The final night of the festival opened by two duos with pianist Bojan Zulfikarpasic—in an already very tight program that really challenged who wanted to entirely follow the events this was maybe a bit too much: one would have been enough. However they were different in character, and each had their strong points. I preferred the clean, streamlined sound of the trombone played by Nils Wogram, but the emotional committment and familiarity with the repertory of French saxophonist Julien Lourau created a more equal and richer dialogue with the keyboards. These two sets also went on too long, displacing the rest of the evening even farther into the night. Django Bates' humanCHain suffered from the situation, due also to the lack of experience of his band formed by excellent students. His opening Dylan tribute was masterful —the second of the day, after A Hard Rain Gonna Fall sang by Greaves—and showed at best the energetic singing and magnetic presence by Claire Hugenin, but the attention began to fade with the night advancing and the hard core of the audience waiting for the last concert. I think that such a project need more breathing space, as I still remember how elated I was after a similar concert in Tallinn. I regret to say that my own energy was exausted and I had to miss—after almost 12 hours since the first concert—the final and eagerly expected set by Terje Rypdal's band with guest Palle Mikkelborg on trumpet.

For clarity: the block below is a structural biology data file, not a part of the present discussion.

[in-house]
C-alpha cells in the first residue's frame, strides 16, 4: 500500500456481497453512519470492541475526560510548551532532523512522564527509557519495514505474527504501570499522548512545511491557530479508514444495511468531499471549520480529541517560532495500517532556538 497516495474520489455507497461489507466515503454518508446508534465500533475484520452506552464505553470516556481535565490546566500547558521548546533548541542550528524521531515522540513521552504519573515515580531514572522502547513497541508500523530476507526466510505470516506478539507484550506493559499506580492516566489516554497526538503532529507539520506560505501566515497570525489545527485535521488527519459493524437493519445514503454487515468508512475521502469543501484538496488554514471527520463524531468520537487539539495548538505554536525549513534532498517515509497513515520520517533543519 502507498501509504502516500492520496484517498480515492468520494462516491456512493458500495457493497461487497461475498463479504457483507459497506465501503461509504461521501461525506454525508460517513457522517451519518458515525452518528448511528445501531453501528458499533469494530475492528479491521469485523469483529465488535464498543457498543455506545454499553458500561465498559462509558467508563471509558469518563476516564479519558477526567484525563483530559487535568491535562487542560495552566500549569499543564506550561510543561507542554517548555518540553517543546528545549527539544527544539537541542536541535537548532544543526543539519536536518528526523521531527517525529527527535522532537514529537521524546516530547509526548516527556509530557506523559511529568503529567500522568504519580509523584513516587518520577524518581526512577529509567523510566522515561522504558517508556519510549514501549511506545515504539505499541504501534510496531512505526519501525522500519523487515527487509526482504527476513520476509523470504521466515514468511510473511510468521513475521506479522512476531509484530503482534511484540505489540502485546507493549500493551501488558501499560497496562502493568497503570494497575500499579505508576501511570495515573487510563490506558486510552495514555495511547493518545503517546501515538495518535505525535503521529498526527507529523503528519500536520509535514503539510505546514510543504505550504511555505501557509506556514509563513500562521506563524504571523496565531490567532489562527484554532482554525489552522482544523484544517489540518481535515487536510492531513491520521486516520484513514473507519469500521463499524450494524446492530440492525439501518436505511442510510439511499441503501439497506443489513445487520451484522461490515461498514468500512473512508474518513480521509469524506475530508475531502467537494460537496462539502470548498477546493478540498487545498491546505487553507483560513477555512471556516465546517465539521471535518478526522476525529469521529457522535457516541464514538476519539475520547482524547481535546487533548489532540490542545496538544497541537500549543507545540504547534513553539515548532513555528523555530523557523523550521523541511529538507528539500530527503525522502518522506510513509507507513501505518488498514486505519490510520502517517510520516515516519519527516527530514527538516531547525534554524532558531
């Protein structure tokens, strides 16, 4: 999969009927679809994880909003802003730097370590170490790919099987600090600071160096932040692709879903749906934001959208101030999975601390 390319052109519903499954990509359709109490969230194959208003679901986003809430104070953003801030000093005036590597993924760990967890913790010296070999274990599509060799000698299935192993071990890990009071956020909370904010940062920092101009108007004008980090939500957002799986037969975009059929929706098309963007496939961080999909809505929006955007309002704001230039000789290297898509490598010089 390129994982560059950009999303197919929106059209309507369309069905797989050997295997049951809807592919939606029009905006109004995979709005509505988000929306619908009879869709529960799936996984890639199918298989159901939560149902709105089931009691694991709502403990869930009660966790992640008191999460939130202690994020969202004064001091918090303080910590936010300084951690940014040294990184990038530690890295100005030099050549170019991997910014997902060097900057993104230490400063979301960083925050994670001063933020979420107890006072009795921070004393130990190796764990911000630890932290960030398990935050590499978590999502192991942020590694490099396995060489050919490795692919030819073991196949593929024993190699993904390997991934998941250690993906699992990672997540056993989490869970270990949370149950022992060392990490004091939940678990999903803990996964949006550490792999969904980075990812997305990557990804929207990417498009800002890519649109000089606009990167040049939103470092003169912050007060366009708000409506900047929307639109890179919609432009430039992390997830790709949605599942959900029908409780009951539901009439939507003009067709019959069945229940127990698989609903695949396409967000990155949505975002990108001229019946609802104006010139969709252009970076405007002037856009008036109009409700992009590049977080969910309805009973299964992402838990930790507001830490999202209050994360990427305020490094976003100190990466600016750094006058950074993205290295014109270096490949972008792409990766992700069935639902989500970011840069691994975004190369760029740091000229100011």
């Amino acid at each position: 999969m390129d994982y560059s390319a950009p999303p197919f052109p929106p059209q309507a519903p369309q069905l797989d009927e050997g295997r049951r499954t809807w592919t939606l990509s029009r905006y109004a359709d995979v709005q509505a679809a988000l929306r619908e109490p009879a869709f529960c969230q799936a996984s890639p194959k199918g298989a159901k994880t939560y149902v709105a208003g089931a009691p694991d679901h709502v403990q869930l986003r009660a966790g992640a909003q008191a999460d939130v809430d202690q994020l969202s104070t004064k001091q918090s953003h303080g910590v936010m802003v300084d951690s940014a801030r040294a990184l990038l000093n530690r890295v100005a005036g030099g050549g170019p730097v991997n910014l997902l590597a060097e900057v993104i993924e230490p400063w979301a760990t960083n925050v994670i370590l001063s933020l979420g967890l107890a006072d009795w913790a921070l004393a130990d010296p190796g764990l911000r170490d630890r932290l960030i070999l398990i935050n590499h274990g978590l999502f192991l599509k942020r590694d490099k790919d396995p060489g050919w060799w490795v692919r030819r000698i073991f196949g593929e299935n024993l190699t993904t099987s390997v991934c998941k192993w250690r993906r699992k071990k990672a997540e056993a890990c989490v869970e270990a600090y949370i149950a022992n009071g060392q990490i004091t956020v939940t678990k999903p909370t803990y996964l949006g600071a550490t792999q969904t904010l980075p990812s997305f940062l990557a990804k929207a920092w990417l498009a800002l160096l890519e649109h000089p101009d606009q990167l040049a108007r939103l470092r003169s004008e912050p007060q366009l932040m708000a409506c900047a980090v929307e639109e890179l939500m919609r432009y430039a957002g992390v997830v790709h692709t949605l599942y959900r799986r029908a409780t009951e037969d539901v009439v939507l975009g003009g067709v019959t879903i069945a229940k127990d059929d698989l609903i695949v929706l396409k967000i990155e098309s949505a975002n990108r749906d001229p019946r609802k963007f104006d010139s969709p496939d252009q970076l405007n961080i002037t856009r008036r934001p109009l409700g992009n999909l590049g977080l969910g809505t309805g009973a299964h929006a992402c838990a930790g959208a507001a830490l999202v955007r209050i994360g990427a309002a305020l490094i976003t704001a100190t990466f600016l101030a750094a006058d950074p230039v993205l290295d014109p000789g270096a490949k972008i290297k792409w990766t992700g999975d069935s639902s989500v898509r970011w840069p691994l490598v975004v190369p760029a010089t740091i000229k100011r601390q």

Besides the fascinating context the festival takes place in, I feel that a festival is strong when leads a listener on a path of exploration. It includes and welcomes the possibility of finding dead-ends, because no discovery runs on a highway—you need to go through backstreets and forest walks, with the resident danger. After all the huge amount of music and emotion experienced in Sarajevo, what is left is the sense of having lived through an intellectual adventure of the highest calibre. Kudos to Edin and his team for creating and keeping alive this festival in the most difficult conditions—we all may soon have to learn from them.